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Dr. Ana Mijic, M.A.

Address: A-1090 Vienna, Rooseveltplatz 2
Room: 404
Phone: +43-1-4277-49238
eFax: +43-1-4277-849238
email: ana.mijic@univie.ac.at
Consultation hour: appointments via email

Derzeit karenziert


Research focus and interests:

  • Sociology of knowledge
  • Sociology of culture
  • Peace and conflict studies
  • Identity research
  • Ethnicity research
  • Sociological theory
  • Interpretative theories and qualitative methods of social research


Research projects:

Post-War Diasporas - Cosmopolitan Nationalism?; Hertha-Firnberg Research Position (Austrian Science Fund, FWF)

Duration: 2016-2018

The research project—theoretically based within the sociology of knowledge—focuses on an (objective) hermeneutical analysis of identity constructions of Bosnian diasporas living in Austria. It is to be expected that the self-images of Bosnians, whether or not they are living in their country of origin, are still highly influenced by the direct or indirect experience of war. Thus, in contrast with the Bosnians living in Bosnia, the Bosnian emigrants’ identities are presumably also affected by the experience of migration and the experience of life in minority settings. Wartime, post-war and migration constitute a very particular context, within which the Bosnian diasporas have to maintain a positive self-image and (re-)construct their identities.


’Hurt Identities?!’ (Self-)Charismatization through (Self-)Victimization in post-war Bosnia-Herzegovina

Duration: 2008-2013 (PhD thesis project)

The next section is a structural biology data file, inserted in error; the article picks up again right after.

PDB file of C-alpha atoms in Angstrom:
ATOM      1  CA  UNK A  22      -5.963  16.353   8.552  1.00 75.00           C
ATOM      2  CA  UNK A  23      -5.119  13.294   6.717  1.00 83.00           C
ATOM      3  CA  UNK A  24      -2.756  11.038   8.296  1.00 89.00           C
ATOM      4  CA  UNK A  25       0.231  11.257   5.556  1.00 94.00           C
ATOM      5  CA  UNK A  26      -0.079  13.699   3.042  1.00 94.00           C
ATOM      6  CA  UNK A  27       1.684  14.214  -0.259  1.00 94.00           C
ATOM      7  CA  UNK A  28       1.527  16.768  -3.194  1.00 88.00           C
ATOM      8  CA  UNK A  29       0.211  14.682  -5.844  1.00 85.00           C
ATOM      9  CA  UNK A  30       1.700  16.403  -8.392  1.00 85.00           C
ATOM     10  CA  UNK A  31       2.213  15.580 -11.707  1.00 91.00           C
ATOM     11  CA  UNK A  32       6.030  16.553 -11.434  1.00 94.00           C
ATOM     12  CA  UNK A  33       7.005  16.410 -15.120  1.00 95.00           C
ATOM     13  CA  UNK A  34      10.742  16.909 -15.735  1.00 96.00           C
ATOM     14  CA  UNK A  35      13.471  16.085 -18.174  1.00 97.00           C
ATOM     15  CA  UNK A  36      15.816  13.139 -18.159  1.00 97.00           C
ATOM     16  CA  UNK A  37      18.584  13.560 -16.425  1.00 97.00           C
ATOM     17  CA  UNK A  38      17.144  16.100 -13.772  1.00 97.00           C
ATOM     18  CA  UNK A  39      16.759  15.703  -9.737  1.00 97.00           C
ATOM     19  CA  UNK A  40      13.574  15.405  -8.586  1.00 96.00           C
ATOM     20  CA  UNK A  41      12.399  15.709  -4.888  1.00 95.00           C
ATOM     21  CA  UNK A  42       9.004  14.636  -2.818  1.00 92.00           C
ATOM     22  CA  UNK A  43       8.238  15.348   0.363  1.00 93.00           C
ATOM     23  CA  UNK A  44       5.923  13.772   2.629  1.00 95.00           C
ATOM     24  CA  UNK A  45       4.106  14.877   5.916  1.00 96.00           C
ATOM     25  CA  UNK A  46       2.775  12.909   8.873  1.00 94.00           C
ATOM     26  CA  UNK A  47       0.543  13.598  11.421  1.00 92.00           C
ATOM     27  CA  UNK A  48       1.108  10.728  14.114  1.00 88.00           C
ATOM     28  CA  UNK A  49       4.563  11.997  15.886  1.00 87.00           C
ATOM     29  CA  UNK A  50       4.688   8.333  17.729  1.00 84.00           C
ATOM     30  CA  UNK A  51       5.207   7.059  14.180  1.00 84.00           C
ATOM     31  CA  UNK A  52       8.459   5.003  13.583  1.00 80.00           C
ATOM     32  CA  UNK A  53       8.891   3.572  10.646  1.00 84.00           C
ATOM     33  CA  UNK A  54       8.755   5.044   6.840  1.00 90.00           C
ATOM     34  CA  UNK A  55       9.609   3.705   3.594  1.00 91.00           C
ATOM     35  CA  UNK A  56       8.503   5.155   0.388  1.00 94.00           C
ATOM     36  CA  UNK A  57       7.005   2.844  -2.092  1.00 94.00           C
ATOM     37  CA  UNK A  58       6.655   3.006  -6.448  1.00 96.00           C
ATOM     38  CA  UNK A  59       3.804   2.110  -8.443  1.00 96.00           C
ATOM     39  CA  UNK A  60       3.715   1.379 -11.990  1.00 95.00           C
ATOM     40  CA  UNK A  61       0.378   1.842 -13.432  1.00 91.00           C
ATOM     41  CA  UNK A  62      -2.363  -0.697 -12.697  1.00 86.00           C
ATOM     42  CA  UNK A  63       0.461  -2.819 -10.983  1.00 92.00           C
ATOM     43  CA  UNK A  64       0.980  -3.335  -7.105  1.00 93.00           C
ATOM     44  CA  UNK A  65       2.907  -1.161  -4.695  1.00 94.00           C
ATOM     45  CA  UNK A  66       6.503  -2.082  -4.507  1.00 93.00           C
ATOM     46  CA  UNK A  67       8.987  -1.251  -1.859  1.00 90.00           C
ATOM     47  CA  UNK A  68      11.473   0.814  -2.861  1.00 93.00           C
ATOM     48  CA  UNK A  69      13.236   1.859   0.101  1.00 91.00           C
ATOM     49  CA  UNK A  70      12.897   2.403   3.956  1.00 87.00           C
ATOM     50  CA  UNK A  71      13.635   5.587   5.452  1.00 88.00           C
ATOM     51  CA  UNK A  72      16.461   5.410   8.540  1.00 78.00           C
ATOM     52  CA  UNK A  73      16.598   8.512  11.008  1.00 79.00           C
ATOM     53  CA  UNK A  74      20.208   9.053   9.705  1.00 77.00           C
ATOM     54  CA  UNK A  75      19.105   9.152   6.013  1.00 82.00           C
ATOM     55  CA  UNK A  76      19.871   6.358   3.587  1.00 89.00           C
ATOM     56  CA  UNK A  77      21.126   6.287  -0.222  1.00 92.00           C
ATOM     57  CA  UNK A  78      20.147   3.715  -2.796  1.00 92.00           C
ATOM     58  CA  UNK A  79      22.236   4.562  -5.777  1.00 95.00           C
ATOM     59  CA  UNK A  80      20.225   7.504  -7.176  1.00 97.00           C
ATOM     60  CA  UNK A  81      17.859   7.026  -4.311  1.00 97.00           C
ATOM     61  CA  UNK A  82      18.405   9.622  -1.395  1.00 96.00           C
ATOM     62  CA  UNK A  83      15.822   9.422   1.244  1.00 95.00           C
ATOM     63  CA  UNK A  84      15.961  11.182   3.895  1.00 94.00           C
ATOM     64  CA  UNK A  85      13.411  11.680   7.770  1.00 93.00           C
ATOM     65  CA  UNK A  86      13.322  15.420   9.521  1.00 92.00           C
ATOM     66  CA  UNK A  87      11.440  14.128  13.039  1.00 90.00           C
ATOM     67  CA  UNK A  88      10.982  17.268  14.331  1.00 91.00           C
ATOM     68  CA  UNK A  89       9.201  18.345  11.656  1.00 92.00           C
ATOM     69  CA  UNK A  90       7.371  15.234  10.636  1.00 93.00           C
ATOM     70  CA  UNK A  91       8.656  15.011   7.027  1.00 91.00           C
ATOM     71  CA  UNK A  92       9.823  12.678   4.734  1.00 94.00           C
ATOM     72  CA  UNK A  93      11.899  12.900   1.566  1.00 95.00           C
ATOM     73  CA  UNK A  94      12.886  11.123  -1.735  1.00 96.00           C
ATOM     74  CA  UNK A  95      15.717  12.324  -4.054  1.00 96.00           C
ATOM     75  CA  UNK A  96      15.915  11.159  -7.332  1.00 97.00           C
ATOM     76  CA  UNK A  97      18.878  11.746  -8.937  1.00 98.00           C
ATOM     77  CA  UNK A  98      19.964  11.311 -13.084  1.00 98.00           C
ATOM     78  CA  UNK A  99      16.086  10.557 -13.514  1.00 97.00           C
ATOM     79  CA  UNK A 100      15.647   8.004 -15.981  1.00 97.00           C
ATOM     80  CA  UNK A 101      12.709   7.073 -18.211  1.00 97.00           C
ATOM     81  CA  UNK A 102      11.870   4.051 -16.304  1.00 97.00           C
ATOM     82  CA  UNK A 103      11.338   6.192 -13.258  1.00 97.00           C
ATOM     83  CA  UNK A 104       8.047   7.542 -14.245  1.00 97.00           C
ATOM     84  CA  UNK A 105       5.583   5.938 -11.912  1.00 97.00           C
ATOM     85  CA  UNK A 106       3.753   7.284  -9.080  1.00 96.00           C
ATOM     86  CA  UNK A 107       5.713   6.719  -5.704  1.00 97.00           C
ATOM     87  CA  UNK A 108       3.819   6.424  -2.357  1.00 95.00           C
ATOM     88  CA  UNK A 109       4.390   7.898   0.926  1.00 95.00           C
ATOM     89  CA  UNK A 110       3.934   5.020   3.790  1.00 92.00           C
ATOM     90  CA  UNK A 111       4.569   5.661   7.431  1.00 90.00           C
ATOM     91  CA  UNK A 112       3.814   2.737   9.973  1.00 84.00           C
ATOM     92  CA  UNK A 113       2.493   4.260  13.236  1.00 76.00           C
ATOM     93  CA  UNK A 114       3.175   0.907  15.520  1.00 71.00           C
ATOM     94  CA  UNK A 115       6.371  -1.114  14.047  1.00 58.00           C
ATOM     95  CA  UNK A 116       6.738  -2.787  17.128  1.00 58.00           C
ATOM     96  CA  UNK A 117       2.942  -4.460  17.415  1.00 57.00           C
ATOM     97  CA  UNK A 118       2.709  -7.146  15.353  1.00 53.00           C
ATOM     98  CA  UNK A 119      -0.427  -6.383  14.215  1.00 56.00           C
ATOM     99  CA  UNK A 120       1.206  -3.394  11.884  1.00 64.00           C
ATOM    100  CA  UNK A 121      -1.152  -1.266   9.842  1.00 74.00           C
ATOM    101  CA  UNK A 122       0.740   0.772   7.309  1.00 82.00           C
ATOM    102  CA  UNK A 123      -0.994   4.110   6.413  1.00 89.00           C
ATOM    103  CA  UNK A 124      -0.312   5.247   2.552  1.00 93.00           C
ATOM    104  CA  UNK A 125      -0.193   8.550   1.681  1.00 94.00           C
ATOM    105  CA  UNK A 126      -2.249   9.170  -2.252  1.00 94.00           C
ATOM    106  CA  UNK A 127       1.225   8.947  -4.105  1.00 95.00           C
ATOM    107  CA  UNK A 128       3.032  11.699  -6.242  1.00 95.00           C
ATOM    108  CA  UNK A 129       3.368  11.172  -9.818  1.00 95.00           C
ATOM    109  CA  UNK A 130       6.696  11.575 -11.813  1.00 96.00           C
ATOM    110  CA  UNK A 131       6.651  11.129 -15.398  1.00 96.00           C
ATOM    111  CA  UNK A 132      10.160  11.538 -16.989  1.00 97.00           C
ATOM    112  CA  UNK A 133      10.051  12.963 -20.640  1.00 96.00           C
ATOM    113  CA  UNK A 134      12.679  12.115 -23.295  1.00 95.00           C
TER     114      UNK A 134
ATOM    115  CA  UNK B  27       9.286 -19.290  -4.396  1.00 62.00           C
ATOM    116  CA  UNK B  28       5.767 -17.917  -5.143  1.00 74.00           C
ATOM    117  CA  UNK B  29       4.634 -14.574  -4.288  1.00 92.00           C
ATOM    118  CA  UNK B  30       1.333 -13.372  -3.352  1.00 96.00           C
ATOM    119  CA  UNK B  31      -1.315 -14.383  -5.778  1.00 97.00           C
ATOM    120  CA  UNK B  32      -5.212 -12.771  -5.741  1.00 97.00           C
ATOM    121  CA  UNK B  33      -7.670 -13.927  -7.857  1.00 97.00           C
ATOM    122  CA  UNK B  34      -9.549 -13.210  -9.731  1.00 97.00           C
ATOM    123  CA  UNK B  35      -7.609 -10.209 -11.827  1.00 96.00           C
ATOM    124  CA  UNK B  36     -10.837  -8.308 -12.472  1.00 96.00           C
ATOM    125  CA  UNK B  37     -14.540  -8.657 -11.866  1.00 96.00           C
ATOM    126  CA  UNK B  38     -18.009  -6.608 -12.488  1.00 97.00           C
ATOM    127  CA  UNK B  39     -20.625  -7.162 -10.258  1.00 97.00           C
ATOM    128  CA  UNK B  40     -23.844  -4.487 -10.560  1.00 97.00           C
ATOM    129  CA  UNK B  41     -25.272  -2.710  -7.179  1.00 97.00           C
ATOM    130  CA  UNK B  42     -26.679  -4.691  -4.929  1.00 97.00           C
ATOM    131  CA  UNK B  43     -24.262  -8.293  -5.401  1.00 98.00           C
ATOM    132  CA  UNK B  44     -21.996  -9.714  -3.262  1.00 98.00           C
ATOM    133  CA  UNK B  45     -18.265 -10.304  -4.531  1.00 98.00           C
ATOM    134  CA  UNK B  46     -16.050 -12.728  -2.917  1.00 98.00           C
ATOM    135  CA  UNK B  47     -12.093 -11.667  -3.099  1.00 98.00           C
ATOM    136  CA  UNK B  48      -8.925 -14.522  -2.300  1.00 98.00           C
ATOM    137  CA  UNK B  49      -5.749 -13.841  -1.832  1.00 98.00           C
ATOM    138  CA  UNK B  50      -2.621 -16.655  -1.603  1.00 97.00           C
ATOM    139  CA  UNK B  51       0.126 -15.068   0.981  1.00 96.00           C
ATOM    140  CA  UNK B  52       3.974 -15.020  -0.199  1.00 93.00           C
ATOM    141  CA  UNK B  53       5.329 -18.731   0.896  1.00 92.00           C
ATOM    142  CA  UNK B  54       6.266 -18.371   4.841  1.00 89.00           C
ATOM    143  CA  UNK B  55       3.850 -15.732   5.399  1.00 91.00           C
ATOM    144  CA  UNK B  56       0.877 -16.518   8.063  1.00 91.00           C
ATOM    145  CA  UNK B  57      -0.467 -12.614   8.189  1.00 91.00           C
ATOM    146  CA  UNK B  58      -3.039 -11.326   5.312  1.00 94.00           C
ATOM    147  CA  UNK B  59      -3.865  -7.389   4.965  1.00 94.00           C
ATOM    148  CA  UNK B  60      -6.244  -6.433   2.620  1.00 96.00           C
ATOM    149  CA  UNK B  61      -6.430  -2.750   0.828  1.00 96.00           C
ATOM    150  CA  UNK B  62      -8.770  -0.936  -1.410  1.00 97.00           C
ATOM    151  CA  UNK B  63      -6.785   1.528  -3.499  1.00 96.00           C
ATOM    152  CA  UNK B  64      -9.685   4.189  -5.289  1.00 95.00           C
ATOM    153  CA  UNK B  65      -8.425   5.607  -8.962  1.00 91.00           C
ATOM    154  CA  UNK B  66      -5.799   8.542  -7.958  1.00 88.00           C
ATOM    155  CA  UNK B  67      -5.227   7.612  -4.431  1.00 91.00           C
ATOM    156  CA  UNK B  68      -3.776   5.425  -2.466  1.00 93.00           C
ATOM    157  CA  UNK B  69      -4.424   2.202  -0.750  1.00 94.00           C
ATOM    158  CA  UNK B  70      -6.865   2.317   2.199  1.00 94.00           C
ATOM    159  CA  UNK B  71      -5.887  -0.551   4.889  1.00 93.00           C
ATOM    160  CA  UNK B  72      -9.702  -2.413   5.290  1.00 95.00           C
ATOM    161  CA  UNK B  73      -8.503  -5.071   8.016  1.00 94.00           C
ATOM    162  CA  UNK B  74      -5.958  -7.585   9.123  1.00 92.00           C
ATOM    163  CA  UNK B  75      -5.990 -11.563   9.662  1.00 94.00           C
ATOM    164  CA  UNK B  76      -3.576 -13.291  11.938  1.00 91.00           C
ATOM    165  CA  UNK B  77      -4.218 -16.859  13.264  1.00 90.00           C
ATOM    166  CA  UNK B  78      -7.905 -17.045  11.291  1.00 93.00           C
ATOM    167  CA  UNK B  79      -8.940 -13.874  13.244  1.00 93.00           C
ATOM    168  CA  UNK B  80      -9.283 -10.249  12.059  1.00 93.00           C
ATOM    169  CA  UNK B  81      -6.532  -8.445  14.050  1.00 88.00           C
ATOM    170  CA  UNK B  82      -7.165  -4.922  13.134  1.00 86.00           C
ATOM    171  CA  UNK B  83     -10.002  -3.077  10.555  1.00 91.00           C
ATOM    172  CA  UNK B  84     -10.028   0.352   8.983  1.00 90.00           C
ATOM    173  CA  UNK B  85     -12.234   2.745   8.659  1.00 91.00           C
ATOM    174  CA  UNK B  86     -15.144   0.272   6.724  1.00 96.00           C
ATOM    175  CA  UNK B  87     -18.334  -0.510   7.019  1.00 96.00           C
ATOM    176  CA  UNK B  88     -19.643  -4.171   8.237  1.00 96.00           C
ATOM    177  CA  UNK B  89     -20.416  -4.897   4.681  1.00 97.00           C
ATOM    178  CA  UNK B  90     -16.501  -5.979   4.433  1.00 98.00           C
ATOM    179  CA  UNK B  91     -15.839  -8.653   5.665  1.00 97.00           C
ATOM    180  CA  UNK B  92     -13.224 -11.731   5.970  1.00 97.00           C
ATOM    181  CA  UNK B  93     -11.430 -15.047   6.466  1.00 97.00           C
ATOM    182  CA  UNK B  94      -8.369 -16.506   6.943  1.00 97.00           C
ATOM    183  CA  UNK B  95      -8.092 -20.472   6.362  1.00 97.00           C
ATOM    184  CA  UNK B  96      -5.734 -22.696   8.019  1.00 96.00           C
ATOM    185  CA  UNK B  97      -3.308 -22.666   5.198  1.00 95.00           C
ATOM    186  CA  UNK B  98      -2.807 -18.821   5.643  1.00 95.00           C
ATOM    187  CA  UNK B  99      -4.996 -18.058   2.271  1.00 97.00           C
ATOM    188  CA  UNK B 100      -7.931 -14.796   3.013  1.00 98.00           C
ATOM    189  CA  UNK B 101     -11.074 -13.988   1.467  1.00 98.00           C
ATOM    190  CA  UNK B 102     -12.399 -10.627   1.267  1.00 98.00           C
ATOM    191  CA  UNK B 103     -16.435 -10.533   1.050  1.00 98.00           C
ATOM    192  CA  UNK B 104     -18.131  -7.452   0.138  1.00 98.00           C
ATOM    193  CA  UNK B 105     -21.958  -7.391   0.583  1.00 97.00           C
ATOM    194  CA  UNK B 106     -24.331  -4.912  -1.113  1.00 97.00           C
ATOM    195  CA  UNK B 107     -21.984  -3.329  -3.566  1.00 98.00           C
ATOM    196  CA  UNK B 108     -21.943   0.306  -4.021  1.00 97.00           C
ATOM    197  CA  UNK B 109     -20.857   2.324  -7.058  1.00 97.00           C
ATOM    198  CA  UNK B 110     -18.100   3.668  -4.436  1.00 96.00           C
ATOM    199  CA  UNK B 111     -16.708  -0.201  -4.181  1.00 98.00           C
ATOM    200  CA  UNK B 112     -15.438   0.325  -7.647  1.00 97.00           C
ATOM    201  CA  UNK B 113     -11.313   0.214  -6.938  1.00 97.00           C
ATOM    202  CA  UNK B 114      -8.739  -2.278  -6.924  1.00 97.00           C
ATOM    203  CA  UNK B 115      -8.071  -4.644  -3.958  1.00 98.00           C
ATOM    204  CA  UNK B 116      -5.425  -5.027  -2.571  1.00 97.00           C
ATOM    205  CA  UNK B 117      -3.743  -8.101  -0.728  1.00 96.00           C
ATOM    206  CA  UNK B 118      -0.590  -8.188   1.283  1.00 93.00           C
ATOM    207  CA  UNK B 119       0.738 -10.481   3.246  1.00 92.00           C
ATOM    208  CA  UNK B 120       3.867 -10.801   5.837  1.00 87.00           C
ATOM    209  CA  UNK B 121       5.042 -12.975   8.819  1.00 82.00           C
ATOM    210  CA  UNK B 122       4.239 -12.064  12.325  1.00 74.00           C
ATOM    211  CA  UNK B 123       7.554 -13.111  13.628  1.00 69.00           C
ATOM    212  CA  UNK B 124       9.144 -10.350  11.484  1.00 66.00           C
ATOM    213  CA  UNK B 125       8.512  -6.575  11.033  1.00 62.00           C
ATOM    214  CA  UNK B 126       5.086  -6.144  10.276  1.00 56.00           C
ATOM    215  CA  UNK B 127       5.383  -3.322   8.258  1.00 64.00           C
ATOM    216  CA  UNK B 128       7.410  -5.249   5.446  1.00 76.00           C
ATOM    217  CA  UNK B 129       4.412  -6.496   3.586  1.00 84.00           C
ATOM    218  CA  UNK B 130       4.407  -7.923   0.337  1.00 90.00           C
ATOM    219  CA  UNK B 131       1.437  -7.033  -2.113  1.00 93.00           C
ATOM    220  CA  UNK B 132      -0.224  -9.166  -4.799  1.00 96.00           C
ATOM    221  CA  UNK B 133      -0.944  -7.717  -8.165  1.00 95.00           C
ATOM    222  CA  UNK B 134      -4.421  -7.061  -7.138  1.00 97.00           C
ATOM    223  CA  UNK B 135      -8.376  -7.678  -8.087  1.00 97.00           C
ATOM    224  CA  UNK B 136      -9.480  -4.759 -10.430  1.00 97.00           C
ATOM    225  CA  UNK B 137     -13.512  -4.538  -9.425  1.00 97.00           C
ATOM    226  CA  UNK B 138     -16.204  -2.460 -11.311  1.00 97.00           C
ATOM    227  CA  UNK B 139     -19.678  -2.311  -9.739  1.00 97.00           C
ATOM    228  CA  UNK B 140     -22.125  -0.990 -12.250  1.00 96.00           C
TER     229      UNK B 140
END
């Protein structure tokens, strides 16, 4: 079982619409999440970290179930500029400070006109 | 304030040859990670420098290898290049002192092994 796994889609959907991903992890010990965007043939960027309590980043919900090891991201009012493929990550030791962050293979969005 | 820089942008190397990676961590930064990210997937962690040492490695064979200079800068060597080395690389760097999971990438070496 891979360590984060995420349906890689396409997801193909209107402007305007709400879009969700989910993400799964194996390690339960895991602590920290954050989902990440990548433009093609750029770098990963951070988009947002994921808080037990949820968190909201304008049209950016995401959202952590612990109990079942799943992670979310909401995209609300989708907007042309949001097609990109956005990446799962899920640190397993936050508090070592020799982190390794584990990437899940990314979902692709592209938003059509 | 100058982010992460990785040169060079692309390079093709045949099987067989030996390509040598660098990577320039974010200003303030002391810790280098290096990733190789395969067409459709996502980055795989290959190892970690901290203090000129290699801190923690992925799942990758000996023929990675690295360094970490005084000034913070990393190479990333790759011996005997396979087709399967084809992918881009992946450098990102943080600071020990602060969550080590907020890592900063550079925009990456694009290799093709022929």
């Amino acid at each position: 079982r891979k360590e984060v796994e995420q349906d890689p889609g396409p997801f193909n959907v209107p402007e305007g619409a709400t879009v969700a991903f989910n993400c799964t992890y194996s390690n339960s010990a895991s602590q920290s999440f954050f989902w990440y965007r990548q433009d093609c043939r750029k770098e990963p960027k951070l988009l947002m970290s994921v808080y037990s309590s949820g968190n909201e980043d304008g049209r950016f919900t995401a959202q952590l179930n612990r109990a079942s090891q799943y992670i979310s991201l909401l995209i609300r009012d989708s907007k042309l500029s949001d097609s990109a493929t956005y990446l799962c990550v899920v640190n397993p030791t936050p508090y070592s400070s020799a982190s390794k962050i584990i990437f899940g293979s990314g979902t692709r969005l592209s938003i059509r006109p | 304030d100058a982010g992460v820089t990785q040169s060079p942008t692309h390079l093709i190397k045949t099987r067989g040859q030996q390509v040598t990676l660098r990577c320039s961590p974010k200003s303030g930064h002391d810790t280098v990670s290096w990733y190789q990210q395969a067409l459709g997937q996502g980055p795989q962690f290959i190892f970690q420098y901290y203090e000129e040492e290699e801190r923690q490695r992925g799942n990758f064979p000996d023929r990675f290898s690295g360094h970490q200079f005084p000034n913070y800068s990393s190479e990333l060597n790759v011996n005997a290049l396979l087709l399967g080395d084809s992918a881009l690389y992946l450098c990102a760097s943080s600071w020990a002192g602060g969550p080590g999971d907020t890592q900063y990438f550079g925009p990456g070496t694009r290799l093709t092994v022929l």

The main topic of the project is the analysis of the (social) construction of ‘self’ as well as the construction of ‘others’ in post-war Bosnia-Herzegovina. During the war in this former Yugoslavian Republic (1992-1995), the conflicting parties constructed identities which were characterized by intensive and powerful ethnic in-group/out-group differentiations. After the end of war, actors were confronted with an entirely novel situation; due to new and (mainly) externally induced normative standards that delegitimize ethnic mobilization, and due to the fact that they have to continue living together in one nation-state (i.e. beyond their own ethnic communities), they are forced to perform new definitions of ethnic boundaries, or, to frame it with a sociological classic, a new ‘definition of the situation’. For this reason it can be assumed that there is a structural tension between legitimization and the delegitimization of ethnic mobilization. The project focuses on a (qualitative) empirical analysis of the genesis and the persistence of self-attribution and the attribution of others in the context of accelerated social transformation processes, which are characterized by this structural tension. A hermeneutical analysis of interviews, which has been conducted in different regions in Bosnia and Herzegovina shows that the construction of  (ethnic) identity in post-war Bosnia and Herzegovina is strongly connected with processes of self-victimization. The self-victimization seems to immunize against challenges of the ‘We-Ideal’ and stabilizes one’s own identity.


Mijić, Ana (2014). Verletzte Identitäten. Der Kampf um den Opferstatus im bosnisch-herzegowinischen Nachkrieg. Frankfurt/New York: Campus Verlag.

Reviews: pw-protal.de, Radio-Televizija Srbije (rts.rs), H-Soz-Kult


2015 Dissertation Award by the Austrian Society for Sociology

2014 Doc.Award by the University of Vienne and the City of Vienna

2014 Award by the Dr. Maria Schaumayer-Foundation

Department of Sociology
University of Vienna
Rooseveltplatz 2
A-1090 Vienna

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